Kevin McCloud joins bid to save Brutalist Brum landmark ahead of critical vote

The Grand Designs presenter has appeared in a video shared by architectural conservationists The Twentieth Century Society (C20) on X (formerly Twitter), backing the group’s campaign to save the 1962 Birmingham landmark, which curves along Smallbrook Queensway.

In the video, McCloud calls for the 230m-long, ‘beautifully built’ Ringway Centre to be ‘imaginatively reinvented’ instead of demolished, describing it as ‘a ribbon of craftsmanship [and] 1960s optimism’.

Comparing its plight to what befell London St Pancras Station and New York’s Grand Central Station, which ‘nearly disappeared not once, but twice in the 20th century’, McCloud adds: ‘Once gone, of course, [the Ringway Centre] can never be properly replaced.’

The video comes as Birmingham City Council is gearing up to reconsider its narrow approval in September 2023 decision for Corstorphine & Wright’s plans to demolish the six-storey building to make way for three towers up to 56 storeys high. The local authority was forced to revisit the application following a legal challenge by heritage and environmental campaigners.

Corstorphine & Wright’s hybrid application seeks full planning permission for a 48-storey apartment block plus outline permission for two further residential towers on behalf of developer CEG.

The scheme was approved following a planning committee vote of seven in favour and six against in September but later stalled after a coalition of campaigners known as Save Smallbrook claimed planning officers had misrepresented aspects of the application.

Save Smallbrook, which is led by groups including C20 and is backed by leading architectural figures including Peter St John, Níall McLaughlin, Steve Tompkins and Sara Edmonds, employed barrister Estelle Dehon KC to examine the way the decision to approve the project at Smallbrook Queensway had been made.

In a letter to Ian MacLeod, director of planning, transport and sustainability for Birmingham City Council, Dehon claimed planning officers had misled the committee over the carbon impact of the proposal and had misrepresented Historic England by incorrectly claiming it had ‘no concerns’ about the application, when it had in fact raised concerns over the preservation of the locally listed building.

According to C20, if it proceeds, the scheme will have a ‘devastating’ carbon cost of 187 million kg of CO₂.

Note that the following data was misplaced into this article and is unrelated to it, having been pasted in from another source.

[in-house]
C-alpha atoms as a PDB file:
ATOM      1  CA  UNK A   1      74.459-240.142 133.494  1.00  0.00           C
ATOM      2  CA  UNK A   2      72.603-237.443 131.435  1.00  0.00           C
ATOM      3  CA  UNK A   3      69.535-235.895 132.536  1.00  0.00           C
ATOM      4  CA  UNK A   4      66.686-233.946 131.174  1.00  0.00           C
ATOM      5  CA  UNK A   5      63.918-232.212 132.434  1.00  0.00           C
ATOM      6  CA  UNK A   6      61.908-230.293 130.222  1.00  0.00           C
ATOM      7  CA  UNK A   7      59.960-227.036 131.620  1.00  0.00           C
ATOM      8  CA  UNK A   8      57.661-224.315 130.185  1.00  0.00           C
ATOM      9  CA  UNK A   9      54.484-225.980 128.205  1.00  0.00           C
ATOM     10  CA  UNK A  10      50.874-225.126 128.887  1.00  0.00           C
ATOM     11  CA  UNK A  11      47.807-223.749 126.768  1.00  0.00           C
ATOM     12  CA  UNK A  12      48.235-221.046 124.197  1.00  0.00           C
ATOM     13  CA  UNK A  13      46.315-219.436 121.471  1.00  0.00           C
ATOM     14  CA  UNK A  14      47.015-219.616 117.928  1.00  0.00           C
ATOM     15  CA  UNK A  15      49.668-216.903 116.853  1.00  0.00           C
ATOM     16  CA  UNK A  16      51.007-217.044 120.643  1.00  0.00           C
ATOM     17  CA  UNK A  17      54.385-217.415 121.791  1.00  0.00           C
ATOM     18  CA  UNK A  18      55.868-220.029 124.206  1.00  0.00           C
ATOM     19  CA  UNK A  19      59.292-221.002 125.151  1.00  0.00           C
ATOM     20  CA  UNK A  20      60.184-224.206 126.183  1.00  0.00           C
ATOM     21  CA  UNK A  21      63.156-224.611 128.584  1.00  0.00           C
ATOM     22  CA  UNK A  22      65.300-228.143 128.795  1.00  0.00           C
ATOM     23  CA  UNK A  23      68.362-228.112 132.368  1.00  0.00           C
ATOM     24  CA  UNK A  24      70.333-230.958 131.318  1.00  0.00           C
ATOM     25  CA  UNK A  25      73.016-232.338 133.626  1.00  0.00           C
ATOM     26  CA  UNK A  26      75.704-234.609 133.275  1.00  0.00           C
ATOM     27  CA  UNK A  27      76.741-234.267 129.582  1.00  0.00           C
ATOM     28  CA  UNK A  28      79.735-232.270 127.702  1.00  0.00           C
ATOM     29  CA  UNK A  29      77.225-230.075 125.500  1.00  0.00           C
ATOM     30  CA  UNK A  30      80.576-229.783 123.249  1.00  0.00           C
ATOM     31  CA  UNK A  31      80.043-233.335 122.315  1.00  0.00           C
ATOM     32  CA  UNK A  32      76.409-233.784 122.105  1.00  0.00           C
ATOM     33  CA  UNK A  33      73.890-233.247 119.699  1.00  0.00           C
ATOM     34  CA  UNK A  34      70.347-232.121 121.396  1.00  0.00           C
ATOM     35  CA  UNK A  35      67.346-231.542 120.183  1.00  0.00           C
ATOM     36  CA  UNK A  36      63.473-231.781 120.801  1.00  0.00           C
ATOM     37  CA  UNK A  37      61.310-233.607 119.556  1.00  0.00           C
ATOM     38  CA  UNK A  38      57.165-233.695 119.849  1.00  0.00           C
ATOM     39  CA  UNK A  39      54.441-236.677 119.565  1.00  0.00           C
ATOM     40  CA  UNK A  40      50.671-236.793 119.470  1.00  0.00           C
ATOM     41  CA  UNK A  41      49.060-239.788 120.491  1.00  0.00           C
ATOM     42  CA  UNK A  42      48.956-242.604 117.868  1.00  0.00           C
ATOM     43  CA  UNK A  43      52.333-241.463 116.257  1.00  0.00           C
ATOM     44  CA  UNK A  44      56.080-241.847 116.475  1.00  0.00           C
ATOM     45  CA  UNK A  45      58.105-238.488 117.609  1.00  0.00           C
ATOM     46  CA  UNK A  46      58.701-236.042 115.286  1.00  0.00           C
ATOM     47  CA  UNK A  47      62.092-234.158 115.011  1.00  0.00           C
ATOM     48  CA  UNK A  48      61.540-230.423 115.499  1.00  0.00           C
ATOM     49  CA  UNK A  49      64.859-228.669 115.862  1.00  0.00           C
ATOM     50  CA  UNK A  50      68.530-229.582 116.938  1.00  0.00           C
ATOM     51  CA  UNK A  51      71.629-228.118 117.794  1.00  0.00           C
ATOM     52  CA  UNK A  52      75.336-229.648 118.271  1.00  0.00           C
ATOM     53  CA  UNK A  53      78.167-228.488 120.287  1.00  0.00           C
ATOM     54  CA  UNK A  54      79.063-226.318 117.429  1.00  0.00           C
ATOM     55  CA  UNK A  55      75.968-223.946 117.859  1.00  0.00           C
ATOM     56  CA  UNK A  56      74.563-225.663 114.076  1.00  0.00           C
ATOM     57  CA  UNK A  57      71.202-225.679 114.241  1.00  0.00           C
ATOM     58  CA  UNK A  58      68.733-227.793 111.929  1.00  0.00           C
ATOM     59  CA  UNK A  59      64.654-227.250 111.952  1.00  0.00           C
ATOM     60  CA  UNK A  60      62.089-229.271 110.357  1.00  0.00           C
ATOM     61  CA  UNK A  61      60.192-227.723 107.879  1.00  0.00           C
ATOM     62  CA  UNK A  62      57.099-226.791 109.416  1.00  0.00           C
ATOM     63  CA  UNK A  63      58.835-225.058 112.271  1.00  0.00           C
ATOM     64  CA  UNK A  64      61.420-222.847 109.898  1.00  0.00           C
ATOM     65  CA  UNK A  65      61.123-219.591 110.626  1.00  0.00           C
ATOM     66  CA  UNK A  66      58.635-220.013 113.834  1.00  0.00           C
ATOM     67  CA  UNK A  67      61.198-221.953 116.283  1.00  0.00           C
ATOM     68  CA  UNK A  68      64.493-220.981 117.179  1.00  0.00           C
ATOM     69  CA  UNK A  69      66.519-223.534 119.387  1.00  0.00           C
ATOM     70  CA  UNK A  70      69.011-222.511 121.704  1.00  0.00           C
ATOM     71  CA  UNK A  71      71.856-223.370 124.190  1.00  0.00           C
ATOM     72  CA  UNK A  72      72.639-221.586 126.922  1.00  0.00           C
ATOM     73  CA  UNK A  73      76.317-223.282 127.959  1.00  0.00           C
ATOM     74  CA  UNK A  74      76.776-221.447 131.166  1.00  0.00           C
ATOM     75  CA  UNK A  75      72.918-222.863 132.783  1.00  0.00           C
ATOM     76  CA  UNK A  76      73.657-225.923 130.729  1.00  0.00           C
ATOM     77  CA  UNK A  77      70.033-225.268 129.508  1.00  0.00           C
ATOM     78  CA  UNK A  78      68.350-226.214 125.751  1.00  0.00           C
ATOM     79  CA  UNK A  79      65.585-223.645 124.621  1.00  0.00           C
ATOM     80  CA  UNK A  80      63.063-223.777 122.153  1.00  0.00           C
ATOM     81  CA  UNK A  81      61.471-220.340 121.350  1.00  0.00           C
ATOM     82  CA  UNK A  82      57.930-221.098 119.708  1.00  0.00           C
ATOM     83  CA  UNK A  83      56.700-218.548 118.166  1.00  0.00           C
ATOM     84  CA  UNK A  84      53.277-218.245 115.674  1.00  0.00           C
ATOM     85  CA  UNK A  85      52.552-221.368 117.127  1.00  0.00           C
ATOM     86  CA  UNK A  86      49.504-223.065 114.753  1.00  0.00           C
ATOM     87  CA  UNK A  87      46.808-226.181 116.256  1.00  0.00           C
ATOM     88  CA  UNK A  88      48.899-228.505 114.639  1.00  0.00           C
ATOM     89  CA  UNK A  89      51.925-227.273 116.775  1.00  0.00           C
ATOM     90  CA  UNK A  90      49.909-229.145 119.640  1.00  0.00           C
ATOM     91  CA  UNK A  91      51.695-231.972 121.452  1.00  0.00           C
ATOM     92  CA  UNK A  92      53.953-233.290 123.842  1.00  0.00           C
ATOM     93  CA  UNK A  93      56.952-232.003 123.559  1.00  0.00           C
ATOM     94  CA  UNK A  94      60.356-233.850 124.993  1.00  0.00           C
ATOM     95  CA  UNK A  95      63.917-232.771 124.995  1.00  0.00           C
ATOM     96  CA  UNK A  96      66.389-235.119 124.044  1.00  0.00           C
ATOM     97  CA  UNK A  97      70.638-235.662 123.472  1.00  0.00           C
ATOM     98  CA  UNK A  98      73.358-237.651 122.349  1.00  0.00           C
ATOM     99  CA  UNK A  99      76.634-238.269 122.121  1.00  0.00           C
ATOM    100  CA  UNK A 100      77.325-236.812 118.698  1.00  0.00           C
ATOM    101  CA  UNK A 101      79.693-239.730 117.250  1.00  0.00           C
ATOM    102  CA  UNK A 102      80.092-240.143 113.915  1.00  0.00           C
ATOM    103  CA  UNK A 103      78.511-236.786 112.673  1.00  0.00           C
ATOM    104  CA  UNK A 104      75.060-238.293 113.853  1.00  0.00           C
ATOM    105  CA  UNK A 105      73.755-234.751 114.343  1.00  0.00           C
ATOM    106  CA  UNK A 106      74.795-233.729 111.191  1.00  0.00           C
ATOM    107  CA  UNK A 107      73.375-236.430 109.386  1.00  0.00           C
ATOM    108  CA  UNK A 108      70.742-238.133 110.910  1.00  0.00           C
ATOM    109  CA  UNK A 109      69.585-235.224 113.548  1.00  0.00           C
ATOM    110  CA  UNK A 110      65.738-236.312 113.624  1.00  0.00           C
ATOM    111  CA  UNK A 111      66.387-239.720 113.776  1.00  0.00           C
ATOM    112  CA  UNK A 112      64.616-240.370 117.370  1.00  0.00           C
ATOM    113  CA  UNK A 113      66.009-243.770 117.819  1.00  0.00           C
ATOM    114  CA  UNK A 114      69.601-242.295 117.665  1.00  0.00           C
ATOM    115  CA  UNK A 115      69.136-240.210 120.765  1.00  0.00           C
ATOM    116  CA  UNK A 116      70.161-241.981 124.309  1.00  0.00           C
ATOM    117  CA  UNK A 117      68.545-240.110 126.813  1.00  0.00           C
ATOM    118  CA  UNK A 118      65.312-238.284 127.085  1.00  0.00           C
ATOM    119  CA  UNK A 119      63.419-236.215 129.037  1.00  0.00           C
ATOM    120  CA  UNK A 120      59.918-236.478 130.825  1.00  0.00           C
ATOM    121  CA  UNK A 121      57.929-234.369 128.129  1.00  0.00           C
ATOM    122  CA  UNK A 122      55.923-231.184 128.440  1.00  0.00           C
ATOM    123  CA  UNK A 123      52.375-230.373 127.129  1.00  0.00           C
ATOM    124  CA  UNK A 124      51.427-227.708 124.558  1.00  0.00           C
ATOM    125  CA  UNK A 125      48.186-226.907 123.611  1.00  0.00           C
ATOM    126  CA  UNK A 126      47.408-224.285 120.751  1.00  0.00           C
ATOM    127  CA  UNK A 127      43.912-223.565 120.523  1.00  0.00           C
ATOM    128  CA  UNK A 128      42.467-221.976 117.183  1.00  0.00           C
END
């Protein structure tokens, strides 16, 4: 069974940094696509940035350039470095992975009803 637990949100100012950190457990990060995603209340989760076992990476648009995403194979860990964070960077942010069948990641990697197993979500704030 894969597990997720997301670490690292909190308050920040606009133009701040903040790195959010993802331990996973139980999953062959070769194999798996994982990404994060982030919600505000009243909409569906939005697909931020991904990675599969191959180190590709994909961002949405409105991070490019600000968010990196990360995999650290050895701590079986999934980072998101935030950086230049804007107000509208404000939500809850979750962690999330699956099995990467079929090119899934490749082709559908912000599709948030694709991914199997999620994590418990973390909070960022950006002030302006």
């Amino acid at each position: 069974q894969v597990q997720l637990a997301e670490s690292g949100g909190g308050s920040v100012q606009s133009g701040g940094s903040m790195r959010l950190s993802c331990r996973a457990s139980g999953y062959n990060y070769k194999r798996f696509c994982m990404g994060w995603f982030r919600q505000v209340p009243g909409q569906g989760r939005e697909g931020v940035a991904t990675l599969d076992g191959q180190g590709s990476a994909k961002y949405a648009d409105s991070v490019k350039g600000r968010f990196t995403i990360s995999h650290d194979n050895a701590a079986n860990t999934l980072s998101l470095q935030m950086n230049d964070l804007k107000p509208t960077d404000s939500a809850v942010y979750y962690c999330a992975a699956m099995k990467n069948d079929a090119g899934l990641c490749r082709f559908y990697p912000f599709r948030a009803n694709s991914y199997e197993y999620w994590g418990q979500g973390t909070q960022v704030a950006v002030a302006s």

But an amended officers’ report submitted to the council’s planning committee ahead of Thursday’s decision once again recommends demolition for approval, insisting: ‘The council is of the view that the matters raised within the [legal] letter do not amount to a legal error in the decision made.’

However, the report acknowledges a number of updates since September’s committee which will need to be considered along with the main body of the report in tomorrow’s meeting, including amendments to the planning application and several fresh objections.

Corstorphine & Wright has amended its application slightly since September to include altered floor plans from floors one to eight ‘to accurately reflect the proposed housing mix’ in the new tower.

Meanwhile, five new objections to the application raise issues including the loss of Birmingham’s post-war heritage represented by the Brutalist ‘icon’, and the inconsistency of the proposal with the city’s net-zero-by-2030 policy – questioning why housing needs cannot be met through a retrofit of the building.

Source:Corstophine & Wright

Corstorphine & Wright’s designs for Smallbrook Queensway. Birmingham (approved 28 September)

Although some councillors at September’s meeting had described the Ringway as ugly and ‘old and outdated’, the committee chair, Martin Brooks, warned councillors to be careful about making a decision based on aesthetic opinions, referring to the Birmingham: Pevsner Architectural Guide, in which the six-storey curved block is described as ‘the best piece of mid-20th-century urban design in the city’.

Voting against the application, Brooks added that CEG’s proposal ‘wasn’t good enough to warrant the damage’ it would cause.

Ahead of Thursday’s planning committee, C20 director Catherine Croft said: ‘Birmingham councillors have the chance to recognise the enormous potential of this fabulous building and to celebrate a decade when the city had a unique energy and optimism.

‘Revitalising the Ringway makes sense not only in terms of outstanding heritage, but is the only responsible option in environmental terms, too.’

An alternative scheme, Re-Imagining Smallbrook Ringway: A Counter-Proposal for Adaptive Re-use, drafted by C20, the Birmingham Modernist Society and othersenvisages the building re-used to create 450 homes of mixed sizes, with three new 20-storey towers mimicking the Rotunda building.